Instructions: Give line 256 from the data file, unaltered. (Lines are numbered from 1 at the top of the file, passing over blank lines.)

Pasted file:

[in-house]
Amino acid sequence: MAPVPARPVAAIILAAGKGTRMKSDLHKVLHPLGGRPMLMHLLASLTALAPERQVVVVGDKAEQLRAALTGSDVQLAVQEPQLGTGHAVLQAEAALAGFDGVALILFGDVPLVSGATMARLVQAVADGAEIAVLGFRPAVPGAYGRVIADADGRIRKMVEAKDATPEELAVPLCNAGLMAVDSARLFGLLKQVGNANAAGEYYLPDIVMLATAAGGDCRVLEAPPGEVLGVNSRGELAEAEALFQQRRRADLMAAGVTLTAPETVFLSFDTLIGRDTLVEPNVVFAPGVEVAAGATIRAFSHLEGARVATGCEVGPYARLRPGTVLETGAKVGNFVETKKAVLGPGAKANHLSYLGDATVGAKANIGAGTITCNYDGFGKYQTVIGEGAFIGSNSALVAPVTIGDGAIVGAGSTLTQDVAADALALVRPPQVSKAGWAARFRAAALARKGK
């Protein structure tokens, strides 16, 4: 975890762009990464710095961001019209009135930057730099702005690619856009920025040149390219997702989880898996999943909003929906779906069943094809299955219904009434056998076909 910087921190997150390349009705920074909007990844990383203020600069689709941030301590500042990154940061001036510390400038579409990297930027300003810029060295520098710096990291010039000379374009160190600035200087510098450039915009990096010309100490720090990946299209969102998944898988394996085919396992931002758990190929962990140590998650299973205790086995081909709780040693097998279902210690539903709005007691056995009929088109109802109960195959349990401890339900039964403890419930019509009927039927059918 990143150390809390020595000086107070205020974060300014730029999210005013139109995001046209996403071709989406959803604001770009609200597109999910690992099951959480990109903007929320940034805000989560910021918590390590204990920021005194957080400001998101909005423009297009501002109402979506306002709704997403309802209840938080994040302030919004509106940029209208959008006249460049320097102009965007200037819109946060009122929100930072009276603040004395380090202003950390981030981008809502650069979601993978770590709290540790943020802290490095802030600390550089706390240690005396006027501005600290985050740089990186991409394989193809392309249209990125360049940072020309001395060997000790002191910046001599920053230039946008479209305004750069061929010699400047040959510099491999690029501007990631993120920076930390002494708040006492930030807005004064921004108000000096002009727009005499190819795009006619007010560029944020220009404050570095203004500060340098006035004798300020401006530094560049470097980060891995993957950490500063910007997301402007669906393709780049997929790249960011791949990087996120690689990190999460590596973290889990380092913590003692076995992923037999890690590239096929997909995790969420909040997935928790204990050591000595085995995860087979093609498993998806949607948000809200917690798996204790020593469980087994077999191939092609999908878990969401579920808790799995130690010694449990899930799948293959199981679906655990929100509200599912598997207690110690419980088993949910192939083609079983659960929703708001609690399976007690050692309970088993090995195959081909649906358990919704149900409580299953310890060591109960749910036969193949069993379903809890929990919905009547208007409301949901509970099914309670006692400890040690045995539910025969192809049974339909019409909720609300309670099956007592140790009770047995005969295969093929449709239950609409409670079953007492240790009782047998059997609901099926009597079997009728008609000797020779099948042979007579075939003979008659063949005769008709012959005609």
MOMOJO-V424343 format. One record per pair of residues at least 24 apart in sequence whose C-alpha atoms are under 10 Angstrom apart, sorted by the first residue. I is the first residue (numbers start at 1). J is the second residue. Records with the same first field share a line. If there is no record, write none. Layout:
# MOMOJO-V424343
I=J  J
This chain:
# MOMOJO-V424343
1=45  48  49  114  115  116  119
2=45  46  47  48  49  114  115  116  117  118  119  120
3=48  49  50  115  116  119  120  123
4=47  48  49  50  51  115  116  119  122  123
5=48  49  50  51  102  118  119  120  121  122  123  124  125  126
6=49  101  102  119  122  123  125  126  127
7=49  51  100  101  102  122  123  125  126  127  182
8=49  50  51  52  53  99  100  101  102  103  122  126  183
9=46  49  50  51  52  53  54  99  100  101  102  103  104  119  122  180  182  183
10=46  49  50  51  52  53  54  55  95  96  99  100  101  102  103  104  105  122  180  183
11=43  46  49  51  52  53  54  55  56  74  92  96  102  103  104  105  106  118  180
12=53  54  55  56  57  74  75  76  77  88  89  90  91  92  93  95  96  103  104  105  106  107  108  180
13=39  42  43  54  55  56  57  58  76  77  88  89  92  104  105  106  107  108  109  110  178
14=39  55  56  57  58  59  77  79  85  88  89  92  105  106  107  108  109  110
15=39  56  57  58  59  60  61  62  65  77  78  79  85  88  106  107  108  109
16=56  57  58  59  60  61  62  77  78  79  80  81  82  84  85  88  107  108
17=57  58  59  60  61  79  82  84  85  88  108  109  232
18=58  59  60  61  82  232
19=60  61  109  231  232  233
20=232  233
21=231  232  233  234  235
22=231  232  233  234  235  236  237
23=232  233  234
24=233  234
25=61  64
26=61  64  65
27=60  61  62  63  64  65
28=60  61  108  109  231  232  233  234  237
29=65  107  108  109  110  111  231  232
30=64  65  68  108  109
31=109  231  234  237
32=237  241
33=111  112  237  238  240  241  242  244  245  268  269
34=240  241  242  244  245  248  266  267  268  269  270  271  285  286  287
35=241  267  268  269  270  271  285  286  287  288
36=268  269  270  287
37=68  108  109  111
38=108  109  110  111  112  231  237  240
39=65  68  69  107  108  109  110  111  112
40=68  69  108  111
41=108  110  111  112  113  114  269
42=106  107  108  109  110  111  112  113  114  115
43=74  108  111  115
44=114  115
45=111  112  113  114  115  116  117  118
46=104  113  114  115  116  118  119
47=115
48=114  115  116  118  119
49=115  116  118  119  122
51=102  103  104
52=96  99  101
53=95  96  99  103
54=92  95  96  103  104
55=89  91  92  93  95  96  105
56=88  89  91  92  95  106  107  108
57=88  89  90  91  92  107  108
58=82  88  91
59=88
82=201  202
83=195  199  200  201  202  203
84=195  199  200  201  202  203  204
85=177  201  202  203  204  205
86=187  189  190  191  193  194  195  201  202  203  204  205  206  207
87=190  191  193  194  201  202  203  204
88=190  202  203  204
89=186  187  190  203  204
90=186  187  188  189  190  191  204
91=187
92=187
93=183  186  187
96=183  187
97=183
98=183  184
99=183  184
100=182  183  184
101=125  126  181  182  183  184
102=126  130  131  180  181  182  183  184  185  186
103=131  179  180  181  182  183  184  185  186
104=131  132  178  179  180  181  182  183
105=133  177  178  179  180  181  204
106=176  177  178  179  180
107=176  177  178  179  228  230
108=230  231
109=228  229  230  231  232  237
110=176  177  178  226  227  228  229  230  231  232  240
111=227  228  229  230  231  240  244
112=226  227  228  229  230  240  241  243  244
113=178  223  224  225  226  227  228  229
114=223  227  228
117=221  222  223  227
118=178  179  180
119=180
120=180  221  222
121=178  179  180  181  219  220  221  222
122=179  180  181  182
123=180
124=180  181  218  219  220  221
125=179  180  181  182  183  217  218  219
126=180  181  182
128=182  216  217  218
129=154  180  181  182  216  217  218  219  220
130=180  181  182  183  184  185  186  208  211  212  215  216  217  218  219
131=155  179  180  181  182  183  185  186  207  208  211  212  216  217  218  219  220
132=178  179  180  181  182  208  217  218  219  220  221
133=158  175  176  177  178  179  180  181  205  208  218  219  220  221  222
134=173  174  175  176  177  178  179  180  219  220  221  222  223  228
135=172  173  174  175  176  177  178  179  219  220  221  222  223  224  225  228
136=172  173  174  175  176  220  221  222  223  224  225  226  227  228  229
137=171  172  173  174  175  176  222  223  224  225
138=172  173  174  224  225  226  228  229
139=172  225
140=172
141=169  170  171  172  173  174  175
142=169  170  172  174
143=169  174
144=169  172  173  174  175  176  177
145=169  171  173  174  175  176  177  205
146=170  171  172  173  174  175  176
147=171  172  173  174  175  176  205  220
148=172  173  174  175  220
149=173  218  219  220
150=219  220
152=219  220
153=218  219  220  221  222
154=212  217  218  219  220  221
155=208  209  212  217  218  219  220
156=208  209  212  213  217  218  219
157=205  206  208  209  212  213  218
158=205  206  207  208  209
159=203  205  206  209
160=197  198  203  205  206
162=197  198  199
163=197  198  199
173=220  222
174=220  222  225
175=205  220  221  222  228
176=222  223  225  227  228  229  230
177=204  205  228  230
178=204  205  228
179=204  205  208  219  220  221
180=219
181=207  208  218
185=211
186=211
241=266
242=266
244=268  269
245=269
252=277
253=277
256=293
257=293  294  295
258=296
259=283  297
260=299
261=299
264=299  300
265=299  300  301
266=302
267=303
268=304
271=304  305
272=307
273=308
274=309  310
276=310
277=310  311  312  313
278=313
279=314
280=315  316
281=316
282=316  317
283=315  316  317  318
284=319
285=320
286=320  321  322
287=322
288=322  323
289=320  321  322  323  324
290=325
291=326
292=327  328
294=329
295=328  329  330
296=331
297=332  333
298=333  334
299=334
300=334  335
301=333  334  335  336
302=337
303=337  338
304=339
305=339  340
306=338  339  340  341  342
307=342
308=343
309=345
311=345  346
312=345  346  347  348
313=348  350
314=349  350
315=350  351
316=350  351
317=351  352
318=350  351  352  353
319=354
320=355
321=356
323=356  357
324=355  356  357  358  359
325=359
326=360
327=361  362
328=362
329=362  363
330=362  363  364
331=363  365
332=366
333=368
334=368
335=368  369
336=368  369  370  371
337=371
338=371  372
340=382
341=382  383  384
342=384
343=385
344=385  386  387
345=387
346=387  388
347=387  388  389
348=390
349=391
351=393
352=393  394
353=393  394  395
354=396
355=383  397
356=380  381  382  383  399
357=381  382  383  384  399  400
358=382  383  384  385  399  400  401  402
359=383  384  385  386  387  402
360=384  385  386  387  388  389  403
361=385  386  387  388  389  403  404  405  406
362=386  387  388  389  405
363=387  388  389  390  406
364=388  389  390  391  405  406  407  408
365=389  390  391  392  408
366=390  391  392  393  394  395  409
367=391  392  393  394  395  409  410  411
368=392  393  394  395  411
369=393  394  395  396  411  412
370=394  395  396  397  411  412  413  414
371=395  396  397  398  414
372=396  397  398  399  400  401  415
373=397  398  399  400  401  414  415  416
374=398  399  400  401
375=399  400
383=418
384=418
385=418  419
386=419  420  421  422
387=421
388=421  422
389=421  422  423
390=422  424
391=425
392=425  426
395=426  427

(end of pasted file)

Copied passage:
363=387  388  389  390  406